Gimi

Review: Crown Royal Northern Harvest Rye Canadian Whisky by Jason Hambrey

ABV
45%
Aging
N/A
Recipe
90% Rye Blend
Distiller Gimli (Gimli, Manitoba)

Crown Royal has a number of different whiskies which are produced – 5 in fact. There are two base corn whiskies, and three different flavoring whiskies, two of which are high rye recipes (from which this whisky is crafted), and another of which is a bourbon style whisky (the Hand Selected Single Barrel).

This whisky was Jim Murray's top whisky in the world in 2015. This created a lot of buzz, but many people don't even know where this award came from (or what it means) and consequently are very dissapointed with this whisky because they expect something else, drink this too quickly, or just don't like the profile.

There’s no best whisky in the world. Every palate is different, often surprisingly so. Jim Murray, expert and experienced though he is, is one man and his awards come from himself alone. If you are ever tasting a number of fabulous whiskies with friends, people often have different favorites – suprisingly so. If any of us were to taste all the whiskies Jim Murray did this year, the chance of any of us picking the same whisky as him to be our top is miniscule. So, yes, it’s an achievement, and shows that the whisky has the stamp of approval of a very experienced taster, but it doesn’t mean at all that you’ll love it. I know many who love the whisky (I do), and also know of many who have picked it up in a rush after the award and been dissapointed.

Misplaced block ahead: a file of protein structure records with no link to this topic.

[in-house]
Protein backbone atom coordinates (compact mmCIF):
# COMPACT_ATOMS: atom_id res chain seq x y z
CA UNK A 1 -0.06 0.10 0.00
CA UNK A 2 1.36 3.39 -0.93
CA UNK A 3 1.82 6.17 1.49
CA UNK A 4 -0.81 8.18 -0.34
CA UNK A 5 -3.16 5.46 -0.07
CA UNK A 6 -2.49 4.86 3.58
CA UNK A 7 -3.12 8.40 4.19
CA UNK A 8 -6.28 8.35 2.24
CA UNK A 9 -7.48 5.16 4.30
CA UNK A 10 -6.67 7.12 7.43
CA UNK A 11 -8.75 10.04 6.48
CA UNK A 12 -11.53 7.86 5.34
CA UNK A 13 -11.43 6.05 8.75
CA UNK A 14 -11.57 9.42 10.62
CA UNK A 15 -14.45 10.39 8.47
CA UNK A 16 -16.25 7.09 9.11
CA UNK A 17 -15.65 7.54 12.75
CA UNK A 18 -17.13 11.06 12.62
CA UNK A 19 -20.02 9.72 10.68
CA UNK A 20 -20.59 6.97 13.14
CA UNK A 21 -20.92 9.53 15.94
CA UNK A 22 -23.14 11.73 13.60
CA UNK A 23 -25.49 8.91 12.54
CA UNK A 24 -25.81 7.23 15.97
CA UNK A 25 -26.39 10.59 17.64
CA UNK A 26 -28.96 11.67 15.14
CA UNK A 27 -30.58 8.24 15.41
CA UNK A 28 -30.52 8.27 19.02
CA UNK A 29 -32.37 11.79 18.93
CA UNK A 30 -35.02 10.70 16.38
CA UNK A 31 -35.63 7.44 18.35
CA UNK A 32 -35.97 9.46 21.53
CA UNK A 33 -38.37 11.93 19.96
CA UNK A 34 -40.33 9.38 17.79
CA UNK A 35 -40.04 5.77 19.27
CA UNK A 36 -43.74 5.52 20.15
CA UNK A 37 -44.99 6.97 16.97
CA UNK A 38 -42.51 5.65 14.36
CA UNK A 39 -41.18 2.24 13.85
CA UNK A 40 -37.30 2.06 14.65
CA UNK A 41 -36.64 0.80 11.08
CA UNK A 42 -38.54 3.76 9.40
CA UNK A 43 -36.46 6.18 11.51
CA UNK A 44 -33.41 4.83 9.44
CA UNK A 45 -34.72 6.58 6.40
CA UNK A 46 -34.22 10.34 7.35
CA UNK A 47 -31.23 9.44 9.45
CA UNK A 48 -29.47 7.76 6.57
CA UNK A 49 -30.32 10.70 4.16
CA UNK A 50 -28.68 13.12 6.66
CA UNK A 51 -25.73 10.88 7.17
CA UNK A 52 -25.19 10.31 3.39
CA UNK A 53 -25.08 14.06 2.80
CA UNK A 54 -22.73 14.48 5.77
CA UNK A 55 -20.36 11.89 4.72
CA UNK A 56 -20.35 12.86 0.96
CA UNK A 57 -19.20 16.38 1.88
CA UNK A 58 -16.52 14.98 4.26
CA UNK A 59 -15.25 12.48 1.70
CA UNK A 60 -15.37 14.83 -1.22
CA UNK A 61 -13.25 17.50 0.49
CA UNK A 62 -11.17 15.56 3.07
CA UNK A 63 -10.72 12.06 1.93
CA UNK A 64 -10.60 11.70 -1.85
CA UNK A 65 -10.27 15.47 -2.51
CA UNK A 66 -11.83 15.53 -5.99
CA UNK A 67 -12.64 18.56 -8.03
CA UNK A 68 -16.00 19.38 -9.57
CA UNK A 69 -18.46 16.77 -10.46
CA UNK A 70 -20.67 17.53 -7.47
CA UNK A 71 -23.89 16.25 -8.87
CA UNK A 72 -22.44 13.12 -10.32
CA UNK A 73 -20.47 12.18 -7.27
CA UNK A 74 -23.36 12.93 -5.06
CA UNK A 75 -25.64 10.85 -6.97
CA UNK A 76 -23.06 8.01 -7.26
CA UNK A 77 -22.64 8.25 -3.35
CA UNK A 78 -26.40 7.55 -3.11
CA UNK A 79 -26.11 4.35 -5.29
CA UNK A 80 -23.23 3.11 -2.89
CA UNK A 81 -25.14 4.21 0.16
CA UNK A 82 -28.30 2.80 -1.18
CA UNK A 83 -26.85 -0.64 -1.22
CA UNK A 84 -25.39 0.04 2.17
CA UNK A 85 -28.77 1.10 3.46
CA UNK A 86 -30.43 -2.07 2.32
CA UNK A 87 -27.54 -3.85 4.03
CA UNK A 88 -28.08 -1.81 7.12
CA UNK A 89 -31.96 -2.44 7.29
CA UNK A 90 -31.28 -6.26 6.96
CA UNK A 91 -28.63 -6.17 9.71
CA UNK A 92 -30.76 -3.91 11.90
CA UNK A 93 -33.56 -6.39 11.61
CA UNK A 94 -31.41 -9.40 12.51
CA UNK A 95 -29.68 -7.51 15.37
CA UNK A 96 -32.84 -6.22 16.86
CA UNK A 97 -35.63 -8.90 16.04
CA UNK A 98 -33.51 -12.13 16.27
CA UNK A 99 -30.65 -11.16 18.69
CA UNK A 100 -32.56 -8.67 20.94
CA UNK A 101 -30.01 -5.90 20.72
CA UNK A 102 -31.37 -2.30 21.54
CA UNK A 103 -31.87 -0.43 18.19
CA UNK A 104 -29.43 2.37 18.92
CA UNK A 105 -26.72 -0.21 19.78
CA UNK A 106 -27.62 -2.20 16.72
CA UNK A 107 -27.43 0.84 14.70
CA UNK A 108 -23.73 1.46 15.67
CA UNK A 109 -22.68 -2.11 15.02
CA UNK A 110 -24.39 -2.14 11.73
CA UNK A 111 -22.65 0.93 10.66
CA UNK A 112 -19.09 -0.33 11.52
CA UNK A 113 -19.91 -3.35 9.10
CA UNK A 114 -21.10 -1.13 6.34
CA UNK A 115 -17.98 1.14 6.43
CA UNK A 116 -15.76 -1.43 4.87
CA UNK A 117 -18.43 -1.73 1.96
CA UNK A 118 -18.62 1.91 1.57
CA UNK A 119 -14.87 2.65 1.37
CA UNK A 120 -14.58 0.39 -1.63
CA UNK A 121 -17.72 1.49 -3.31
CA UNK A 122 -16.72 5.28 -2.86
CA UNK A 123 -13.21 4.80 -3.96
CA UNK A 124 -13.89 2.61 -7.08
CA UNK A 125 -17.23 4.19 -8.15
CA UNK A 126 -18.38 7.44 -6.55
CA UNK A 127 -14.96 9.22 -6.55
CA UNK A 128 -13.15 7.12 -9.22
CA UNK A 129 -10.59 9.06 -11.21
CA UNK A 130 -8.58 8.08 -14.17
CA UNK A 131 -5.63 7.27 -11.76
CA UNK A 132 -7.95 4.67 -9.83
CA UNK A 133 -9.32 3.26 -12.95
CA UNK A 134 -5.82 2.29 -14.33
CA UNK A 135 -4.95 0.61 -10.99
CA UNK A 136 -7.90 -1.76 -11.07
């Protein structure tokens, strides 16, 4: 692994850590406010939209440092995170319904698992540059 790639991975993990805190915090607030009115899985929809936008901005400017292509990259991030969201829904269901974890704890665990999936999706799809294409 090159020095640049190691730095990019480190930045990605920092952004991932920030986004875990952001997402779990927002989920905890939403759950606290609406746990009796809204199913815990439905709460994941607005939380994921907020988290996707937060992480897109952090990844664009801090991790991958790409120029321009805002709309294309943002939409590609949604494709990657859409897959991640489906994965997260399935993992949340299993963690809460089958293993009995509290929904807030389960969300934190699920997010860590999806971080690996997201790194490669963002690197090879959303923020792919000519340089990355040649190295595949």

Also, this doesn't encapsulate Canadian whisky, so don't define Canadian Whiksy by one experience of this. While the publicity is probably good for Canadian whisky – some things haven’t been good. Jim Murray’s love for Alberta Premium has probably not been good for Canadian whisky – I have tasted over 5 different batches of Alberta Premium, and been indifferent to it. Many, excited for a whisky rated 96.5/100, flock to the whisky as their defining experience of Canadian whisky – to walk away disappointed. I can say, with many other laymen and experts, that Alberta Premium wouldn’t be in our top list of Canadian whiskies at all. If that’s your experience with Northern Harvest Rye, don’t give up on Canadian whisky – there’s lots of great whisky to discover.


Review (2015)

  • Batch: N/A

  • Bottling Code: L5240 N5 13:53

  • Bottling Date: 2015